IVES: Symphony No. 1. Symphony No. 2.
WALTON: Improvisations On an Impromptu by Benjamin Britten.
Concerto for Cello and Orchestra. Symphony No. 2.
TCHAIKOVSKY: Symphony No. 5 in E minor, Op. 64. Romeo and
Chandos is beginning a series of orchestral music of Charles Ives, and here is an auspicious start, a disk containing the first two symphonies, with the Melbourne Symphony under its music director, Sir Andrew Davis. Both symphonies are quite lengthy (39:45 - 37:15). No. 1was composed in 1898 when, after studying with Horatio Parker at Yale, Ives submitted the score as his graduation project. Symphony No. 2 didn't have its premiered until April 1953 when Leonard Bernstein and the New York Philharmonic played a somewhat truncated version; since then the score is presented as written. Both of these early symphonies show the important American composer in a remarkably docile mood. We do have folk tunes and conflicting themes, but the craggy energy, emphasis on discords and conflicting rhythms didn't happen until later. Both symphonies are beautifully played, and the Chandos audio presents them in crystal-clear, if not particularly "surround," sound.
Three of Sir William Walton's later works are featured on another new Chandos disk, the second in their series of orchestral works o the composer. In 1967 Walton wrote to his friend, Benjamin Britten, asking for permission to use a theme of his (the Impromptu from his Piano Concerto) for a brief set of improvisations variations to be performed by the San Francisco Symphony in memory of Dr Ralph Dorfman in memory of his first wife, Adeline Smith. After many delays the premiere finally took place in January 1970 with Josef Krips, then music director of the orchestra, on the podium. It hardly is a major work of the composer. The Cello concerto is giving a glowing performance by Paul Watkins. Collectors are fortunate to have this lovely concerto in performances by Gregor Piatigorsky (who commissioned the premiered the work), Paul Tortelier, Zara Nelsova and Yo-Yo Ma. The incredible success of Walton's Symphony No. 1 was a hard act to follow, but the composer strived valiantly. Although Symphony N. 2 doesn't match the passion ad grandeur of its predecessor, it is a commanding work that soon was taken up by George Szell who made a famous recording of it in Cleveland. This Chandos issue is magnificent in every way. Performances are polished, audio wide-range and rich, if not particularly "surround." Highly recommended!!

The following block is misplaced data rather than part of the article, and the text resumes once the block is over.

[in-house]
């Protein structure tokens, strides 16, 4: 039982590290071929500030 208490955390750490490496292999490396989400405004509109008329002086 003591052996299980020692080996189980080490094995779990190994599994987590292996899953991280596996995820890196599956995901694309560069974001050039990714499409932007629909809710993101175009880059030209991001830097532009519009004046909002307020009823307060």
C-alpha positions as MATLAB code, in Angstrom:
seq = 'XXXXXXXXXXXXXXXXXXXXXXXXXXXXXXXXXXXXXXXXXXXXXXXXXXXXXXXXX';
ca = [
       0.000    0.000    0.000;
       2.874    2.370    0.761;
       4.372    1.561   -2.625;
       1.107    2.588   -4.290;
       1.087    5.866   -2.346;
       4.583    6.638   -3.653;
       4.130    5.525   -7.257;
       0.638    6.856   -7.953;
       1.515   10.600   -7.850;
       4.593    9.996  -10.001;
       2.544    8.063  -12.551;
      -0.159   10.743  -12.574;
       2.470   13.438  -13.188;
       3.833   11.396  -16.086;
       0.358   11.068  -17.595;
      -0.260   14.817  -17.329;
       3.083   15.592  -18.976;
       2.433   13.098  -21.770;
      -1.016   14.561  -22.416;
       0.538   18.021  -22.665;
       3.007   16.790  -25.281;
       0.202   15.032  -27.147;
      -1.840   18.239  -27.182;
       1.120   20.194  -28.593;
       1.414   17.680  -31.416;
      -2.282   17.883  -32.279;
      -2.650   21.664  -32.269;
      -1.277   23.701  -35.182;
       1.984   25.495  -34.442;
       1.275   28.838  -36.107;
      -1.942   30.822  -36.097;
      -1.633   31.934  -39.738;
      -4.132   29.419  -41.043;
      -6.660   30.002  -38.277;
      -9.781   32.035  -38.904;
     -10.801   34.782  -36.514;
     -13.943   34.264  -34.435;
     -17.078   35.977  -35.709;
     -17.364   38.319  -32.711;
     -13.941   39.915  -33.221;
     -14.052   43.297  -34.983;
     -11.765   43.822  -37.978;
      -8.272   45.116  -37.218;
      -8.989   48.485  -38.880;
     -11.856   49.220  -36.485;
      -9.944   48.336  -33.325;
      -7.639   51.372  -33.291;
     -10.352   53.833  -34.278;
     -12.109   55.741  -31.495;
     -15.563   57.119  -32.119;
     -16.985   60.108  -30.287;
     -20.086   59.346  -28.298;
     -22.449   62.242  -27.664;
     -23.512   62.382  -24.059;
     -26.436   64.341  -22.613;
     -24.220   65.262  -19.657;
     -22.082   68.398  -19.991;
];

This site has enthusiastically endorsed the Mahler symphony series with the San Francisco Symphony Orchestra directed by Michael Tilson Thomas (see REVIEWS). Here is their latest release, a coupling of Tchaikovsk's Symphony No. 5 with Romeo and Juliet Fantasy Overture both recorded during concerts in September 2014 in Davies Concert Hall. It is difficult to understand what MTT was trying to do in his interpretation of these popular favorites. He dissects them with odd fluctuations of tempo and phrasing. But there is little excitement, even in the finale. The drama and excitement found in best competing versions is absent here. Other SFSO SACDs have been sonic showpieces; this is not up to that level. Skip this one.
R.E.B. (APRIL 2015)